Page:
New research suggests the perception of brief feelings of love throughout the day appear to be associated with an individual’s psychological well-being. Pennsylvania State University scientists discovered people who report emotional connections in everyday life had significantly higher levels of psychological well-being.
In two studies, the researchers found that people who experienced higher “felt love” — brief experiences of love and connection in everyday life — also had significantly higher levels of psychological well-being.
Psychological well-being was defined as feelings of purpose and optimism and was compared across participants. Investigators also found that people with higher felt love tended to have higher extraversion personality scores, while people with lower felt love scores were more likely to show signs of neuroticism.
Researchers from the Penn State Institute for Computational and Data Sciences (ICDS) believe findings could one day lead to interventions aimed at boosting well-being. “We took a very broad approach when we looked at love,” said Dr. Zita Oravecz, assistant professor of human development and family studies.
“Everyday felt love is conceptually much broader than romantic love. It’s those micro-moments in your life when you experience resonance with someone. For example, if you’re talking to a neighbor and they express concern for your well-being, then you might resonate with that and experience it as a feeling of love, and that might improve your well-being.”
According to the researchers, the baseline of the subjects’ felt love experiences, in general, rose throughout the study. This may be because participants became more skilled at recognizing daily examples of love and connection. This in turn, may have gradually increased the subjects’ overall sense of being loved. Stronger experiences of felt love, in turn, are associated with improvements in psychological well-being.
“It’s something that we’ve seen in the literature on mindfulness, when people are reminded to focus attention on positive things, their overall awareness of those positive things begins to rise,” said Oravecz.
“Similarly, just by paying attention to those everyday moments of felt love, we may also increase our awareness of the overall positive aspects of love in our daily lives. This effect replicates in both studies, implying that raising awareness of felt love in day-to-day life may itself be an intervention that raises levels of felt love over a longer period of time.”
The researchers note however, that because the studies have only shown a correlation between felt love and well-being, more research would be needed to establish a causal relationship. If a firmer connection is established, the researchers said possible interventions could be designed, such as sending regular reminders to a person’s smartphone to draw attention to the felt love that they may be experiencing in that moment to raise psychological well-being.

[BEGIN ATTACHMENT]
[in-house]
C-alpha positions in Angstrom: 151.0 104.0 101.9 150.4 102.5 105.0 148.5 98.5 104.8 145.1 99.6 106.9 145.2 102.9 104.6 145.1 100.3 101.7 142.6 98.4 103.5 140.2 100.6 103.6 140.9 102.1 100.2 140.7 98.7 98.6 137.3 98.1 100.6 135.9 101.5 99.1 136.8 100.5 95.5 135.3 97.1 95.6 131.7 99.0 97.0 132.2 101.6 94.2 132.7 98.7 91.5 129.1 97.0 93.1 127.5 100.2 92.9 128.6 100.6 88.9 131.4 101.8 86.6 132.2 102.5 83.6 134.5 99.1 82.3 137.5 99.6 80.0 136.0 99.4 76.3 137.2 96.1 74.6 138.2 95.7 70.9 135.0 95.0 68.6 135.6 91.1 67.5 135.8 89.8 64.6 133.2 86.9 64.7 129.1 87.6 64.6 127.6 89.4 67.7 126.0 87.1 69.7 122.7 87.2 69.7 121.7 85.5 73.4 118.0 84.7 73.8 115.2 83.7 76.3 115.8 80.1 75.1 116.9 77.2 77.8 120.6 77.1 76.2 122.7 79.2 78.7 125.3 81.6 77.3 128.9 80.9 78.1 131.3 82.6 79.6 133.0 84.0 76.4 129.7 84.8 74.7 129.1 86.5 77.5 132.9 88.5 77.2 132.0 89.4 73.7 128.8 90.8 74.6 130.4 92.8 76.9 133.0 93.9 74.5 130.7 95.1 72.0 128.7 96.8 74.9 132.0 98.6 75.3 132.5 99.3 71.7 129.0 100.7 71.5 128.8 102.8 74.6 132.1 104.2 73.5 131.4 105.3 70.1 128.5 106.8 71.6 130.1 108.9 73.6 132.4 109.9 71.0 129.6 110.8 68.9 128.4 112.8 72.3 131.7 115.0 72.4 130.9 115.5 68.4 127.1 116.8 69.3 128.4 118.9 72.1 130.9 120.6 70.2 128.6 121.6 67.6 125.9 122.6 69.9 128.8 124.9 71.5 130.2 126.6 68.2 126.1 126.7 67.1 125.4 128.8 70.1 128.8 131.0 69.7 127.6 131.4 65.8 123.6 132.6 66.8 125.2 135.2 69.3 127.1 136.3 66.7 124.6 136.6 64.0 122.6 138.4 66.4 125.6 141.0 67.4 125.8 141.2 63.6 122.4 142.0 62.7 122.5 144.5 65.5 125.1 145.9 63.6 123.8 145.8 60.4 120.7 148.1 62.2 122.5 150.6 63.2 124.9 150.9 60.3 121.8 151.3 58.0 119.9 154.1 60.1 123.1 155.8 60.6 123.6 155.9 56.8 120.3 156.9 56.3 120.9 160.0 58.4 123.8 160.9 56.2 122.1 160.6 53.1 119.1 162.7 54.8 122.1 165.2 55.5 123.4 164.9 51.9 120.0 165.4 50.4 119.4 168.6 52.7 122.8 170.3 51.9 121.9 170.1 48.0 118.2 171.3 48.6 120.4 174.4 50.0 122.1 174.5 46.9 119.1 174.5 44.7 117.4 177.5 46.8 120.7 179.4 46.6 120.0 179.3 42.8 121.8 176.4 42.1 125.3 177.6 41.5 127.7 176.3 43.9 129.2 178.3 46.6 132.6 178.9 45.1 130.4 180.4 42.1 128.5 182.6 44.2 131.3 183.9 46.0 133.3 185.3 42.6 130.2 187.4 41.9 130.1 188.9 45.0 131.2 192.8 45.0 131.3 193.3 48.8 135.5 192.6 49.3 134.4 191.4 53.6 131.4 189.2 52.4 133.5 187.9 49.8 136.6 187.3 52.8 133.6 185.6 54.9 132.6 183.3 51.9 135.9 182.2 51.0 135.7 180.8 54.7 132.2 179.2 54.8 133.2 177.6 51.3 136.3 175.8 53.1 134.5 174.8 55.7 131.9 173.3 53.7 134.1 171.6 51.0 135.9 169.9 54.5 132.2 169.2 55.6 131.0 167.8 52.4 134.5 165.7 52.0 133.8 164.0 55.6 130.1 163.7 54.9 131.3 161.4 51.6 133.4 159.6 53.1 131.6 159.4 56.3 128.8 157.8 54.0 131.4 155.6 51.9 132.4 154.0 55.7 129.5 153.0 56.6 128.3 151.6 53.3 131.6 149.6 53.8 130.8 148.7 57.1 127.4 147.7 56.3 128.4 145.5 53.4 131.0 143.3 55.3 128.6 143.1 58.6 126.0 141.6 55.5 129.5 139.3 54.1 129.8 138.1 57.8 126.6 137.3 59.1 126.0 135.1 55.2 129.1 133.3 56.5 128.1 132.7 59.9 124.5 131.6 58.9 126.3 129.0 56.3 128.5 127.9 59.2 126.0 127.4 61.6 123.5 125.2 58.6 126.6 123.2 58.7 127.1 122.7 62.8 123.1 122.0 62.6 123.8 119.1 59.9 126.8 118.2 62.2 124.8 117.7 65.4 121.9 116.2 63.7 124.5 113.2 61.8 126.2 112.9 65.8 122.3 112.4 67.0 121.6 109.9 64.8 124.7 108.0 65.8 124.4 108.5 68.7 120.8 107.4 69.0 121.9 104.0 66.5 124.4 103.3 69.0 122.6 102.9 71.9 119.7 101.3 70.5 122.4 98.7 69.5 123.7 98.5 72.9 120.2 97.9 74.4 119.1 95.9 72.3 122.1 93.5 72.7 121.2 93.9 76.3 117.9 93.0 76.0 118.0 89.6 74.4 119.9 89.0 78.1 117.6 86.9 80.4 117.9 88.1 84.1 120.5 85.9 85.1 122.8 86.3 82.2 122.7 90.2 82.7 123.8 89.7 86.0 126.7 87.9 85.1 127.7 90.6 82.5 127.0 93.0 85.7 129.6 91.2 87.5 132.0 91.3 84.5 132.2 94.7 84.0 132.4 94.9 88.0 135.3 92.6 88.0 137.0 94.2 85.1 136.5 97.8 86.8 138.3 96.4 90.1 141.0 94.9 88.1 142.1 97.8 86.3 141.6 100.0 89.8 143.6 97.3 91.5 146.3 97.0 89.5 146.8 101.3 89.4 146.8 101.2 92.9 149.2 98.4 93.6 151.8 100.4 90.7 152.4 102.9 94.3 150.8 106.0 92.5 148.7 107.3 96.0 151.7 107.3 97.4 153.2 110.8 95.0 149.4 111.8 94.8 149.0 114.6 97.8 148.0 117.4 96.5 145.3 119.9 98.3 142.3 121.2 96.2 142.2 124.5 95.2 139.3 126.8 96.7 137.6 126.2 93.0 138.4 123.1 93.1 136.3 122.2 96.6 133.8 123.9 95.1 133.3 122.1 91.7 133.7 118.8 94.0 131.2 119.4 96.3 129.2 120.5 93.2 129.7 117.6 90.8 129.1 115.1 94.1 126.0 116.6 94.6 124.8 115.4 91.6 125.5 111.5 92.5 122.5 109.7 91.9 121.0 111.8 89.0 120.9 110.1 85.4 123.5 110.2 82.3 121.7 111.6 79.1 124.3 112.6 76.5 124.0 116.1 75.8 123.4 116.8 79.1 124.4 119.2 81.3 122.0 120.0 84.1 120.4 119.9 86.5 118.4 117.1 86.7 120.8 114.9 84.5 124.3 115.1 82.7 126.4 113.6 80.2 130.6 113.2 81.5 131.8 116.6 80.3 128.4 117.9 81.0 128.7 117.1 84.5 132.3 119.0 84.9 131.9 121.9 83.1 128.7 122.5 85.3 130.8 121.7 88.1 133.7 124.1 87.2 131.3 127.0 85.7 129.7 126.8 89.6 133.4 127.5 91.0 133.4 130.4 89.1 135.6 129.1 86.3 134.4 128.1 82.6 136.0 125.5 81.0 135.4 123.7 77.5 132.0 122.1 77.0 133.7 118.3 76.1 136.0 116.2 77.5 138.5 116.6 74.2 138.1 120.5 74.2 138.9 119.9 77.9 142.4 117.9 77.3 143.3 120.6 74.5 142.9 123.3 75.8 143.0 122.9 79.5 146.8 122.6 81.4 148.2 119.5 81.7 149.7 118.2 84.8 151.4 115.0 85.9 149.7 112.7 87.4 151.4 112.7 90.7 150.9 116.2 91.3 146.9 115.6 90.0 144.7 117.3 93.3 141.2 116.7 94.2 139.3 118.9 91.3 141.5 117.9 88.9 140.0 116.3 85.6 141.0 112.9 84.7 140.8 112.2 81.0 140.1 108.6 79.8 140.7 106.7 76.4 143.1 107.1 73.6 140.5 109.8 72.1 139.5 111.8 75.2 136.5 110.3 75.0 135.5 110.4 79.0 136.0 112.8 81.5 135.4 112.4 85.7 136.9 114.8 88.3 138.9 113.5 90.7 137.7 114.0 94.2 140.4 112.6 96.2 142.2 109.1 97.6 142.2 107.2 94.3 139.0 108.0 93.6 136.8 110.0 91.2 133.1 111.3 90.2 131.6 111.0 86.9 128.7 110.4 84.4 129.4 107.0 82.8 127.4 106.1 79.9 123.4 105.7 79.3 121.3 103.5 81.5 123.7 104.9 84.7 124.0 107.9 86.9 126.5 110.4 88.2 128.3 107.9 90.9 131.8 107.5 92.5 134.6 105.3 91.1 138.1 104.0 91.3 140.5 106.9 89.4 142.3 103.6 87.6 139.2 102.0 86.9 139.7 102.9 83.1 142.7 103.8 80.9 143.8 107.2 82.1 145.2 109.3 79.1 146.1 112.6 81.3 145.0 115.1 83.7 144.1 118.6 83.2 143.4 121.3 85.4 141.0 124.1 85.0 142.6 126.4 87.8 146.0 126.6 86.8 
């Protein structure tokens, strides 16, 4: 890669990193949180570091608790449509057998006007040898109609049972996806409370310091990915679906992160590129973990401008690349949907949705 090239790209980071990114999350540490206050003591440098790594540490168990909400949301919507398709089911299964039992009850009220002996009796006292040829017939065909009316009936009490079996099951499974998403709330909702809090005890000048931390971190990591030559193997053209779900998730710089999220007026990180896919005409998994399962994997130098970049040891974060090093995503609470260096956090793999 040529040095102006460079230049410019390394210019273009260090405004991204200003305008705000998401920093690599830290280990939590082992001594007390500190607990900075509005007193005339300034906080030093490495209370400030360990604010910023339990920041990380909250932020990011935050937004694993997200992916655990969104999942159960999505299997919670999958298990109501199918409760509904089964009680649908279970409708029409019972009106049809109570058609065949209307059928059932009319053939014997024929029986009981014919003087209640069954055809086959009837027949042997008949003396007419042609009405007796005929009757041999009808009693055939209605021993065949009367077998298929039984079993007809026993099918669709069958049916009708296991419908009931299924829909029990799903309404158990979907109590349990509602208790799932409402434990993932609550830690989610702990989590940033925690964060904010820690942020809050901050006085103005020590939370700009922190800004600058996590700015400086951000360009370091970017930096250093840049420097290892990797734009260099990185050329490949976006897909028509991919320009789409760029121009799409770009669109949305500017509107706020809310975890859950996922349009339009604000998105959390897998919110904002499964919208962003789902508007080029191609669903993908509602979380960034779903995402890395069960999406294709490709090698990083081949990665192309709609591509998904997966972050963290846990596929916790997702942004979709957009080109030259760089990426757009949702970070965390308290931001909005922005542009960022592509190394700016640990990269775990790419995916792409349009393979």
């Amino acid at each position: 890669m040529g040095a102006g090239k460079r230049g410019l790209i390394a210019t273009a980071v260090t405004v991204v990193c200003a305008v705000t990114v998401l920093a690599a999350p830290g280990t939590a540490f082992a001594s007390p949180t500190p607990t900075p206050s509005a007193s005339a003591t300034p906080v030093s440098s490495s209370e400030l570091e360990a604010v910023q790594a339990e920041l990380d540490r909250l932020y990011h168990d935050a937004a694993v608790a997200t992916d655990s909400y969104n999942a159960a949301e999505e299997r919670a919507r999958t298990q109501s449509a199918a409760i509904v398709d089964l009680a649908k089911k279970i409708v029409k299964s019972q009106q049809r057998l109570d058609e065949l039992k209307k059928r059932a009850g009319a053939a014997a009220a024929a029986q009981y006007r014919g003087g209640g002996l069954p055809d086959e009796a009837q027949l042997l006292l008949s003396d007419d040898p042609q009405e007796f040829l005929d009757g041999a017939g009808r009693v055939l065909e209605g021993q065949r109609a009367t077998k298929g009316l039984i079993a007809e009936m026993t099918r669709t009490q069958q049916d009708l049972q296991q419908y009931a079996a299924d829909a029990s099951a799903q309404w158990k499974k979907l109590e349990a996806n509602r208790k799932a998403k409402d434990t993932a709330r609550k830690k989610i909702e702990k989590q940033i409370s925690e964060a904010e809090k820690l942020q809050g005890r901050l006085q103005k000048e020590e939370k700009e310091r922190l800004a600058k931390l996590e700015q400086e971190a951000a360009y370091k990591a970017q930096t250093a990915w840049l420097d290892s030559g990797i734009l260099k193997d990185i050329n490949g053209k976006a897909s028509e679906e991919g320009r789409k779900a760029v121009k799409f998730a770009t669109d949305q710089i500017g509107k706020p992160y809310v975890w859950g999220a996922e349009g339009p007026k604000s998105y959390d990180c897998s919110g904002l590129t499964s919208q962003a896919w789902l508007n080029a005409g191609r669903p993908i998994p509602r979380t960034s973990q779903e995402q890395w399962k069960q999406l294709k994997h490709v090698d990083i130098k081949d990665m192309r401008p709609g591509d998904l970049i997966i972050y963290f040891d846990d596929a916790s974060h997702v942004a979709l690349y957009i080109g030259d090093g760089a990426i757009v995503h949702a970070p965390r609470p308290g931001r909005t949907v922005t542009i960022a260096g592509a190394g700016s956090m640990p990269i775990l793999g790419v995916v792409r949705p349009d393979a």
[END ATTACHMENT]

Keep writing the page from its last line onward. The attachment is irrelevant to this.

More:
Similar interventions have been designed for mindfulness and gratitude.
The team relied on smartphone technology to gather data from participants throughout their everyday lives. In the first study, they recruited 52 people of various ages. The second study consisted of 160 undergraduate students.
Participants received six random prompts throughout the day over a four-week period to assess felt love and well-being, according to Dr. Timothy Brick, assistant professor of human development and family studies. He added that sending these messages randomly throughout the day was critical to manage the possible effects of expectation bias.
“It’s important from a research point-of-view,” said Brick. “If the participants expect a call or a text at a certain time of day, they are no longer reacting to what’s going on in their daily life, but are expecting the prompt and reacting to that expectation.”
Gathering data multiple times throughout the day from more than 200 subjects over a month can produce a lot of data, said Brick. Also, these everyday experiences of love tend to fluctuate during the study, which can result in what the researchers termed “noisy” data.
“It’s often very difficult to measure psychological quantities because we don’t always have a great idea about what’s going on in our own heads,” said Brick.
Oravecz added, “But with the right statistical methods, we can start to get at questions about difficult constructs like love or compassion, and hopefully build interventions to promote them.”
Source: Penn State University